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Corporate finance project computer industry excess return, Compaq, tends to pay no dividend. Therefore, we can conclude we can trust these companies management, except for Unisys.

COMPARISON TO PEER GROUP

In comparing our companies to each other, as well as to a representative cross section of its peer group, we have examined dividend yields and payouts.

Expected Growth Microsoft Intel Dell Micron DEC Cisco 3Com Compaq IBM Oracle HP Unisys Hitachi 23.81 19.64 29.58 16. 12 29.85 24.15 20.38 10 24.48 15.47 10.6 2.07

Dividend Payout 0 2.7 0 0 0 0 0 0 12.75 0 17.06 0 41.46

Dividend Yield 0 0.16 0 0 0 0 0 0 0.77 0 0.83 0 0.01 42

Price 64.63 70.25 9.13 37.13 55.75 34.94 28.25 104.63 31.08 61.63 13.88

The forecasted growth rates were taken from the Zacks service by way of Bloomberg.

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Corporate finance project computer industry We ran the two regressions in order to see how well expected growth predicts payouts and yields. The results are as follows: Dividend Payout Ratio = 24.4 - 1.02 (Expected Growth Rate) R-Sq = 48% (t=3.19)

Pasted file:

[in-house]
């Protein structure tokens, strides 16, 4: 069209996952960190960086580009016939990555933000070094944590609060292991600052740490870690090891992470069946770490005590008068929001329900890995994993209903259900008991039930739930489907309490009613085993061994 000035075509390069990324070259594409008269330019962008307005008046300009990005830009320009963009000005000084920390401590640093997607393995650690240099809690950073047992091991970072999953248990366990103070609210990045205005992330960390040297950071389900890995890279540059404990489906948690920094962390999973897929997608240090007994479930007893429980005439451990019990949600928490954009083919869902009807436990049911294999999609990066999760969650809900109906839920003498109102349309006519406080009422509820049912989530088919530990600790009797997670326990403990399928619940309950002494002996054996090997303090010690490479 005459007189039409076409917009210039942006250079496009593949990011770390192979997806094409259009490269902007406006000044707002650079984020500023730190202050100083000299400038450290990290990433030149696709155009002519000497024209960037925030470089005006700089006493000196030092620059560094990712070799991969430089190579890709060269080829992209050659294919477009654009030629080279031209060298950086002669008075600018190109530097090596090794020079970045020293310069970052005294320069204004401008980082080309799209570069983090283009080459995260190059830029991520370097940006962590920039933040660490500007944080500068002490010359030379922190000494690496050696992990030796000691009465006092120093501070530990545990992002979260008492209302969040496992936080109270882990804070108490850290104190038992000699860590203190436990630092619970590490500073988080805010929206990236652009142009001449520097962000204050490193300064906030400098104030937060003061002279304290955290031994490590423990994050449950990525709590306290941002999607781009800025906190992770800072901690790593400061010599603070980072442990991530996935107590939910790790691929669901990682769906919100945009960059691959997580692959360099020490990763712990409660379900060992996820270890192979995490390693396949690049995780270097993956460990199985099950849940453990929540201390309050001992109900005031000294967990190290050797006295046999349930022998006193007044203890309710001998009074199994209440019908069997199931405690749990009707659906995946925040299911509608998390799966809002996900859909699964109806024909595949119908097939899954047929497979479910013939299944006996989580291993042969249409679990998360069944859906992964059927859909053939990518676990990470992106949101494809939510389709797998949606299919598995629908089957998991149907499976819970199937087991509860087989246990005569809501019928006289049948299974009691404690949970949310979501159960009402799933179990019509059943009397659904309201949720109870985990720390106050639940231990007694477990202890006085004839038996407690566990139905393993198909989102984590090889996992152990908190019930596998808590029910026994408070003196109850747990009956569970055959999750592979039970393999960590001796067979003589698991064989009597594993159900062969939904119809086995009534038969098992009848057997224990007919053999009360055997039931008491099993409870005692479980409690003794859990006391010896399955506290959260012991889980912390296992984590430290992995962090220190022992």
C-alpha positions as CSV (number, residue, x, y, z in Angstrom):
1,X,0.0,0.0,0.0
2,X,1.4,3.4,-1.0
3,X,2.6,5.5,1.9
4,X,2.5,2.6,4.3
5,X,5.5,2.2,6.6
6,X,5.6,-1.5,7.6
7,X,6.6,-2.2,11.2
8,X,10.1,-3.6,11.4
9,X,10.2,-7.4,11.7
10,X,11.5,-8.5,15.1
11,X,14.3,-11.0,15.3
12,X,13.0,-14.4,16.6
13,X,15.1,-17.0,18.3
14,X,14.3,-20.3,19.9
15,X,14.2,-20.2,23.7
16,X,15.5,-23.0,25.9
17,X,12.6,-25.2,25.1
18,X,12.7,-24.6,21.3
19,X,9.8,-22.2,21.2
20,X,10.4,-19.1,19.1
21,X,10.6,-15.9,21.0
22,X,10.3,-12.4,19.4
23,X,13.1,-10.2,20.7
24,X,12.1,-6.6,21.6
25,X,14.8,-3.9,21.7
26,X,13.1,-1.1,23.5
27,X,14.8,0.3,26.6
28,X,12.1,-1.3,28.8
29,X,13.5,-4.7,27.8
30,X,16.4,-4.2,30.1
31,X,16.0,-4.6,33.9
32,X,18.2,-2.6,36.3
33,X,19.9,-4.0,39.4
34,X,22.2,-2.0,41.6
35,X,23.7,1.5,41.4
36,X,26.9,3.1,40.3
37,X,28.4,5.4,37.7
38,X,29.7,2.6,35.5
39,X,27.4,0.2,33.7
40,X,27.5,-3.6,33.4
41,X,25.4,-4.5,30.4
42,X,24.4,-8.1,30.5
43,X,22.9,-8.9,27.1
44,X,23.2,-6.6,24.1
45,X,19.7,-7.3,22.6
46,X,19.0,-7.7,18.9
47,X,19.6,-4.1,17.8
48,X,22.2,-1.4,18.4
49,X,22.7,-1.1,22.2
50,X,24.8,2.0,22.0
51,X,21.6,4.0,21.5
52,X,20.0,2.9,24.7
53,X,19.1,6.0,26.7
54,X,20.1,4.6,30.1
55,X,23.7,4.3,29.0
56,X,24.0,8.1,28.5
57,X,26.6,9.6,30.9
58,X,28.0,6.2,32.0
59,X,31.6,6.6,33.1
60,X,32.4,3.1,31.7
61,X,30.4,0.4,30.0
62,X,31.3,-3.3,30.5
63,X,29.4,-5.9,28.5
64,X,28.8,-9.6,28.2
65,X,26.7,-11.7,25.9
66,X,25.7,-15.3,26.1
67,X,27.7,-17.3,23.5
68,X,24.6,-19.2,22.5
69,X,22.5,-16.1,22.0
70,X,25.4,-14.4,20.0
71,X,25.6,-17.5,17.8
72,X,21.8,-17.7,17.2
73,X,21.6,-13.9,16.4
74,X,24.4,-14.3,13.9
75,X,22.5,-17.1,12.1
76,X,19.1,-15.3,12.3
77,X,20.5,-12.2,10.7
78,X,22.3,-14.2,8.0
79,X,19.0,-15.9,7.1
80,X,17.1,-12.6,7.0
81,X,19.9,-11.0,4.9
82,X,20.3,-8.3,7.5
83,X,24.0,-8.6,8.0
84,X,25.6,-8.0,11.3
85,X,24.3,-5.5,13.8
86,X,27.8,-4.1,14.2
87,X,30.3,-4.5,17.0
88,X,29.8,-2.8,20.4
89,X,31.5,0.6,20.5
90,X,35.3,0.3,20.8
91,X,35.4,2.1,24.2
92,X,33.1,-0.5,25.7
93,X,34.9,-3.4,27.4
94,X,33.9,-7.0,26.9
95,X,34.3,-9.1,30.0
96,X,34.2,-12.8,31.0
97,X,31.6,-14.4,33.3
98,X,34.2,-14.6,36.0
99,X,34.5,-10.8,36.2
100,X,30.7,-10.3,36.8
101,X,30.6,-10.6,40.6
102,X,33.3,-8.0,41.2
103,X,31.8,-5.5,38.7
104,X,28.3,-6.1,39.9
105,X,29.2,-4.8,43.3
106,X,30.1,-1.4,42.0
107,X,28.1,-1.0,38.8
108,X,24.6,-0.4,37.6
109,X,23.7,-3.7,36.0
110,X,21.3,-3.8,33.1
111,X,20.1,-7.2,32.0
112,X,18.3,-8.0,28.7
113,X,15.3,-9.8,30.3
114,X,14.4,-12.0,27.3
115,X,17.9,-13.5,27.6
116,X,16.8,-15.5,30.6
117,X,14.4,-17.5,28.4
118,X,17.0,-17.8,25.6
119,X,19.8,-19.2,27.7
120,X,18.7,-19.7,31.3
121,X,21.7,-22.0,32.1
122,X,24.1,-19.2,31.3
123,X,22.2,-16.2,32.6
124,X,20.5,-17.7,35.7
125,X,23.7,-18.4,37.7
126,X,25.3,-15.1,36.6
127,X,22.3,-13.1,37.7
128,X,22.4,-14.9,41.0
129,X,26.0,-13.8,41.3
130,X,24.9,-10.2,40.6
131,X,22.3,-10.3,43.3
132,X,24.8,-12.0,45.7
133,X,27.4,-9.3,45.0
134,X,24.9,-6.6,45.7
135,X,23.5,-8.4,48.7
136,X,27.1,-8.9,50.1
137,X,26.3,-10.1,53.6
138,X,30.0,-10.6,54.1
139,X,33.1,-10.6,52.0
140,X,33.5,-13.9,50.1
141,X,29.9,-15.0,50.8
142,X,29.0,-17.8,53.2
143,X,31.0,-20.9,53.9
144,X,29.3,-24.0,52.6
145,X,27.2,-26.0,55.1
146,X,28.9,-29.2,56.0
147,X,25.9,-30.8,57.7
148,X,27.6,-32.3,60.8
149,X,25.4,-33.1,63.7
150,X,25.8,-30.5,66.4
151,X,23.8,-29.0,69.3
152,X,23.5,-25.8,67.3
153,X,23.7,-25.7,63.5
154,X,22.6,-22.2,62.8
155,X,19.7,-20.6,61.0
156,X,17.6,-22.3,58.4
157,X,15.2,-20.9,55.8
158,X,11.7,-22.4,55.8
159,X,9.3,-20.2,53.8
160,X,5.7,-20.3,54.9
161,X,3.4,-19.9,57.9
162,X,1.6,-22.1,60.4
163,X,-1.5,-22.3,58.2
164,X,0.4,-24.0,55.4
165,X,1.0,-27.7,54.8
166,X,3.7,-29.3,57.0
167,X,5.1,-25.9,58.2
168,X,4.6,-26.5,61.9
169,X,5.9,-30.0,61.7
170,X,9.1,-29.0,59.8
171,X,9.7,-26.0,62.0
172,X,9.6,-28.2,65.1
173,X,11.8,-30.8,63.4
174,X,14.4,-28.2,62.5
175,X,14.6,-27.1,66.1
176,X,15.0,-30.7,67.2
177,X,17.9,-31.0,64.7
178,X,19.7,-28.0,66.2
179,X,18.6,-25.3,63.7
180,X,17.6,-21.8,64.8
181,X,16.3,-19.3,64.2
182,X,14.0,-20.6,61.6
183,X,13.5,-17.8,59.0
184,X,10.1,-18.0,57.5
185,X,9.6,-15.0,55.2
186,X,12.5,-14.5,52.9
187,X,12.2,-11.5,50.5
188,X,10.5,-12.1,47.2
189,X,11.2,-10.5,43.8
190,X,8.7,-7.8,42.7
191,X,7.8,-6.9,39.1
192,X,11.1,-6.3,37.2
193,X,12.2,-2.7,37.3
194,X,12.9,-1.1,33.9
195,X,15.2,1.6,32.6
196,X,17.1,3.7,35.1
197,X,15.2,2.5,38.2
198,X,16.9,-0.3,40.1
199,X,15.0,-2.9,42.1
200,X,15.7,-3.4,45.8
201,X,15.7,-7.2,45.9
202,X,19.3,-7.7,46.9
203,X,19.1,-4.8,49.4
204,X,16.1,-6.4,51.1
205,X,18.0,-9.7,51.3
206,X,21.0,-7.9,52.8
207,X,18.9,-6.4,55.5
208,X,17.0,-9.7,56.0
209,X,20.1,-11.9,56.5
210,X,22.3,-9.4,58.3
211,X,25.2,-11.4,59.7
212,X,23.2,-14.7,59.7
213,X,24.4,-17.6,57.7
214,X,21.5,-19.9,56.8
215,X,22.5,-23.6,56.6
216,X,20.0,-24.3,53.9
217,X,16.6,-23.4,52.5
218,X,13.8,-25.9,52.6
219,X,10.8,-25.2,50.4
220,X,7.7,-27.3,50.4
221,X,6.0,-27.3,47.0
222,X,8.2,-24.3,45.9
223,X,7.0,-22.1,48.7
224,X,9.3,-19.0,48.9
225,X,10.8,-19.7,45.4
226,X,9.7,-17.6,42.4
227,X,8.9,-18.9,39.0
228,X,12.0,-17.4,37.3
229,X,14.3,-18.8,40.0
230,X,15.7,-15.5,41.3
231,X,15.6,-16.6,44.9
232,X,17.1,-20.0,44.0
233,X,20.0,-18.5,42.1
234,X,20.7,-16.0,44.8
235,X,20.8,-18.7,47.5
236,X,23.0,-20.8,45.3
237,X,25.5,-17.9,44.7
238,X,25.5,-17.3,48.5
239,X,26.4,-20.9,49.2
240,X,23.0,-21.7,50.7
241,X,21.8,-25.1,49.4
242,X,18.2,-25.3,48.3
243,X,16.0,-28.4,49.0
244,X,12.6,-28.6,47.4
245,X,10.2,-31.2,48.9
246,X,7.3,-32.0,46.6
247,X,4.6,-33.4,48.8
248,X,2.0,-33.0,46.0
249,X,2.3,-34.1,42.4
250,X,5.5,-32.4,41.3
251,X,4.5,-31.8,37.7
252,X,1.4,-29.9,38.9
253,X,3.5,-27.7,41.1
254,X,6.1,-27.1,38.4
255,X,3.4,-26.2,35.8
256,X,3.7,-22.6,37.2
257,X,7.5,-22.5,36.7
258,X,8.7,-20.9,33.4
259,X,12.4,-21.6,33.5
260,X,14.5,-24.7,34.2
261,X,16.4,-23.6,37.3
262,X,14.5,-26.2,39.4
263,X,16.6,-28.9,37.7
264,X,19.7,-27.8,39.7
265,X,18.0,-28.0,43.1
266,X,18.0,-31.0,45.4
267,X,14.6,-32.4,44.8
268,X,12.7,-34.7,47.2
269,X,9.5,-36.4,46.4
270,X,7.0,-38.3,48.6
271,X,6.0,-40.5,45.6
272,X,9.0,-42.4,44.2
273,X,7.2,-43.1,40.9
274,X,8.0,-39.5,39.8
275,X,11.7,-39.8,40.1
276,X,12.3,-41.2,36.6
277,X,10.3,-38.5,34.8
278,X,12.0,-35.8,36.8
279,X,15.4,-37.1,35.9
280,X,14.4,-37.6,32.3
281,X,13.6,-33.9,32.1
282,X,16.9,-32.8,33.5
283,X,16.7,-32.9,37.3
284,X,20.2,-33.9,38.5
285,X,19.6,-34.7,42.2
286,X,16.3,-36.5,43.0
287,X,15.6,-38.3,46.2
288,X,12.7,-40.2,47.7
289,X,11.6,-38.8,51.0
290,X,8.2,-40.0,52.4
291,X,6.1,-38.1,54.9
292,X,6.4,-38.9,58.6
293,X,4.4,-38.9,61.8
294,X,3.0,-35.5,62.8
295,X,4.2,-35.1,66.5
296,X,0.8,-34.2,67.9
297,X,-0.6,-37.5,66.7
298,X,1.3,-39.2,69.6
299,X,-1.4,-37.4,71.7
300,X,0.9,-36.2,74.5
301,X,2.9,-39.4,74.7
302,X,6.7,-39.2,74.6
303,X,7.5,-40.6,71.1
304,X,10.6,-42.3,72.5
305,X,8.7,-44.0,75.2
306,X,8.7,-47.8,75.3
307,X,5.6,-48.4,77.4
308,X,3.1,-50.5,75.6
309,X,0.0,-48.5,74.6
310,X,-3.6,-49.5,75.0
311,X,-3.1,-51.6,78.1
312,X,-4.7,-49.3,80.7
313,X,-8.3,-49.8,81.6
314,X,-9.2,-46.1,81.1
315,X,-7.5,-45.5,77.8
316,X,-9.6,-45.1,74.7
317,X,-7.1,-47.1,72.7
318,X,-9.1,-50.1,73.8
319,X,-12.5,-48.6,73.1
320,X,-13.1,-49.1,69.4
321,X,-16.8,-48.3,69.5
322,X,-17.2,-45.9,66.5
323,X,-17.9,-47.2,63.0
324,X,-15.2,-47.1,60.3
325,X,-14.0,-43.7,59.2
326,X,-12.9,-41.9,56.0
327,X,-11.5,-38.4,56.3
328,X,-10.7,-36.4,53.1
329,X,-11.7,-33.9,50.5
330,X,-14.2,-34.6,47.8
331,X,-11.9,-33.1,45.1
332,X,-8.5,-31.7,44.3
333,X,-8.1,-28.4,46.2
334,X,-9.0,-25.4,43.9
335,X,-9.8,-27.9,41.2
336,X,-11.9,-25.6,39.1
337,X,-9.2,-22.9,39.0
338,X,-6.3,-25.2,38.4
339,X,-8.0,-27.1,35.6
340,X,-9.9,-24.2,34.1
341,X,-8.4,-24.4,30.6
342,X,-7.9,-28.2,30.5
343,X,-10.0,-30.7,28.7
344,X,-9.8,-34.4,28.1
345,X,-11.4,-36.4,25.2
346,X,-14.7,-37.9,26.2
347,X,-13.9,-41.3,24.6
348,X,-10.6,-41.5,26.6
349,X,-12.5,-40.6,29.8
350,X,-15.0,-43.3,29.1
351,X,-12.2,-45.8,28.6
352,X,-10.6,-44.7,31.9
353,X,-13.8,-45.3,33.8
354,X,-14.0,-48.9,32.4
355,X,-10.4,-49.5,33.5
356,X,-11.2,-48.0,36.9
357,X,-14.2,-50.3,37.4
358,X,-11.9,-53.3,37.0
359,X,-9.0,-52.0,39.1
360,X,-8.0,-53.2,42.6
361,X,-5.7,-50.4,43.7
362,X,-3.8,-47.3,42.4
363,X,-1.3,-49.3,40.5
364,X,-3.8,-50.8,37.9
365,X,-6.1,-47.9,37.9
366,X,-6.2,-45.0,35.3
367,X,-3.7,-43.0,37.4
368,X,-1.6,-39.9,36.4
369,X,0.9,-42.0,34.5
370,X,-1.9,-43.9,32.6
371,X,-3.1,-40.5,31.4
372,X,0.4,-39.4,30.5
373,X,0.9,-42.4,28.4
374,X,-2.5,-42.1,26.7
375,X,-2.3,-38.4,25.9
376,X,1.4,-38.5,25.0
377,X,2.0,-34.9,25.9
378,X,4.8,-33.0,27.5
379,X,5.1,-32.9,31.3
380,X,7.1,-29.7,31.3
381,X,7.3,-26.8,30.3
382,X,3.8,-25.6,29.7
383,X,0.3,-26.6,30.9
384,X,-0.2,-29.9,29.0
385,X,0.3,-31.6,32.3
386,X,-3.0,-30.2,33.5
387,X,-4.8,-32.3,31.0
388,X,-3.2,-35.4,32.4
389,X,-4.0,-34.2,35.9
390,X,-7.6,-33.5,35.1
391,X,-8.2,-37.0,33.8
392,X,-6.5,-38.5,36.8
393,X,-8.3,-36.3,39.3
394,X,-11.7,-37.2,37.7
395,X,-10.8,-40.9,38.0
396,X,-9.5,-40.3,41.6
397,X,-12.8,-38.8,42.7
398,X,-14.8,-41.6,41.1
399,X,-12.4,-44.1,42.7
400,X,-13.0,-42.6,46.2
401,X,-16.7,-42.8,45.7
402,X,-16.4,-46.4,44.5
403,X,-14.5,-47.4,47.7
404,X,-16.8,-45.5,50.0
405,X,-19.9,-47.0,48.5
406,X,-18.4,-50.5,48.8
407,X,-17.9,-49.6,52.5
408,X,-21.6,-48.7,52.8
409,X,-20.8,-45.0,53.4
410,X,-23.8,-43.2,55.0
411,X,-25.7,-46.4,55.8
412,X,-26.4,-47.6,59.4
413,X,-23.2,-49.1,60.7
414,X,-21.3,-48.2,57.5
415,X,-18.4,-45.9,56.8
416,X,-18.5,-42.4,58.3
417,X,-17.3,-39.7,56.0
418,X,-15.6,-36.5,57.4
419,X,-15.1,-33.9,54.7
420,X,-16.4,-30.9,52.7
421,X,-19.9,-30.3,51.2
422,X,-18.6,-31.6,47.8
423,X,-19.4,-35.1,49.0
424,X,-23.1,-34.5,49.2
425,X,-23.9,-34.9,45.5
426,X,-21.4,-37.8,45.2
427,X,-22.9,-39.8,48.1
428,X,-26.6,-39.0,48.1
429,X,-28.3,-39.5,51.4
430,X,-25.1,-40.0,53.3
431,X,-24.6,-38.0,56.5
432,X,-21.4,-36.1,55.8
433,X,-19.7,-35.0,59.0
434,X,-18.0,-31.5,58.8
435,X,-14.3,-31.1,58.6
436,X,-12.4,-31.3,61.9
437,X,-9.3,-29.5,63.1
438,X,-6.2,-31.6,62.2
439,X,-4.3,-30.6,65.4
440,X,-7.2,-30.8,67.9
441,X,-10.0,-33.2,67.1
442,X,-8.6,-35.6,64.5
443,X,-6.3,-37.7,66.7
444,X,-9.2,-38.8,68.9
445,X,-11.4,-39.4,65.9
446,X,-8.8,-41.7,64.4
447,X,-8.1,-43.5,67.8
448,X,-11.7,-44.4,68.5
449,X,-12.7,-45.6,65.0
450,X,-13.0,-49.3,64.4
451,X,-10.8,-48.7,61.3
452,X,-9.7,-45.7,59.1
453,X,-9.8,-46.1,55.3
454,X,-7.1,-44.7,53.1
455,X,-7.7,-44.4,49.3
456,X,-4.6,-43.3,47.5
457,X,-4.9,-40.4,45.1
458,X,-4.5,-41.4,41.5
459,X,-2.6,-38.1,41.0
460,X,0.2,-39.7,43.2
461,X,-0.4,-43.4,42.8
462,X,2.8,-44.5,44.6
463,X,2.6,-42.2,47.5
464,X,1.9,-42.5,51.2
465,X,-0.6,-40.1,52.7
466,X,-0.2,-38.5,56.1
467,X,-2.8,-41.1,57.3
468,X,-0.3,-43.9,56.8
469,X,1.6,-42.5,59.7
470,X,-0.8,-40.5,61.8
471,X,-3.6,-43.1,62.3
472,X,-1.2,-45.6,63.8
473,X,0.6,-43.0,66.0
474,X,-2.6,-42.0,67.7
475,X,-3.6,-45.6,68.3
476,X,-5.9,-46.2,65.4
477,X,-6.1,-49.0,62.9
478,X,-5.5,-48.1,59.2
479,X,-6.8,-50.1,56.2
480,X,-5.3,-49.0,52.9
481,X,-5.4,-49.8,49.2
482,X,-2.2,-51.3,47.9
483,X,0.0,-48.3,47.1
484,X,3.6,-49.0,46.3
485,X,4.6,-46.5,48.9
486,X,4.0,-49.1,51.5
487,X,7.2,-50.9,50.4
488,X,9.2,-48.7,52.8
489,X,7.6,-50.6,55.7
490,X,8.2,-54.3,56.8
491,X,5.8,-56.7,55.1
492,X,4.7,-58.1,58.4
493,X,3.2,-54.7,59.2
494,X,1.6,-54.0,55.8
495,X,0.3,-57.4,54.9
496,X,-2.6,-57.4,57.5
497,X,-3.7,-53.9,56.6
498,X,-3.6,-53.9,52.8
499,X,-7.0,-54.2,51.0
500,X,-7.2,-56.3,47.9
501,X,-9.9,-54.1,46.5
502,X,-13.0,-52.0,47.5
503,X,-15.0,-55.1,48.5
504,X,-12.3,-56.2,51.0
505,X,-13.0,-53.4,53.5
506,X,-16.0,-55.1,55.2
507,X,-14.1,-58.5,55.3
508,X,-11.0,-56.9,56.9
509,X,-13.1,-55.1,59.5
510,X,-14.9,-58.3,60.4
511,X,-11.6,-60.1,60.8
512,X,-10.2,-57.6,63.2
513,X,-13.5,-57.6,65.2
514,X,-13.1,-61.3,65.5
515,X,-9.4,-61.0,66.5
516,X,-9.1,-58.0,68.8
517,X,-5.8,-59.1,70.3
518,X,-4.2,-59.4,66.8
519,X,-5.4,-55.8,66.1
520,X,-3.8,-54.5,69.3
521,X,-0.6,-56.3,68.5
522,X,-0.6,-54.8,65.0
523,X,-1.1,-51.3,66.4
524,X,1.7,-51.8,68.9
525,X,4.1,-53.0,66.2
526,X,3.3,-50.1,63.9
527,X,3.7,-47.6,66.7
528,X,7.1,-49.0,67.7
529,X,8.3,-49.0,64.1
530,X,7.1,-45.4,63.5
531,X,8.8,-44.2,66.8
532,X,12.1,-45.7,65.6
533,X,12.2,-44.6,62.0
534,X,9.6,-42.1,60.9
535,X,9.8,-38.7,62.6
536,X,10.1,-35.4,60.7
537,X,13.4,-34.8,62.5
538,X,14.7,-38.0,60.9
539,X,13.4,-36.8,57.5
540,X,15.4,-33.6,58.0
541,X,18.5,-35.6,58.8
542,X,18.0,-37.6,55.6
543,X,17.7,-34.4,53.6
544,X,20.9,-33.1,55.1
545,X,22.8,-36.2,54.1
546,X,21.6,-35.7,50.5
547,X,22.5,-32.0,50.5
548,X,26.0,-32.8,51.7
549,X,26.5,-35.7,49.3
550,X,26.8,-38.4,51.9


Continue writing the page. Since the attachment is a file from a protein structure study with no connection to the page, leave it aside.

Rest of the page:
Expected Growth Microsoft Intel Dell Micron DEC Cisco 3Com Compaq IBM Oracle HP Unisys Hitachi 23.81 19.64 29.58 16.58 12 29.85 24.15 20.38 10 24.48 15.47 10.6 2.07

Actual Payout 0 2.7 0 0 0 0 0 0 12.85 0 17.06 0 41.46

Predict- ed Payout 0.11 4.37 -5.77 7.49 12.16 -6.05 -0.23 3.61 14.20 -0.57 8.62 13.59 22.29

Difference

-0.11 -1.67 5.77 -7.49 -12.16 6.05 0.23 -3.61 -1.35 0.57 8.44 -13.59 19.17

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Corporate finance project computer industry Dividend Yield = 0.335 - 0.0108 (Expected Growth Rate) R-Sq = 8.9% (t=1.04)

ExpectedGr owth Microsoft Intel Dell Micron DEC Cisco 3Com Compaq IBM Oracle HP Unisys Hitachi 23.81 19.64 29.58 16.58 12 29.85 24.15 20.38 10 24.48 15.47 10.6 2.07

Actual Payout 0 .16 0 0 0 0 0 0 .77 0 .83 0 41.46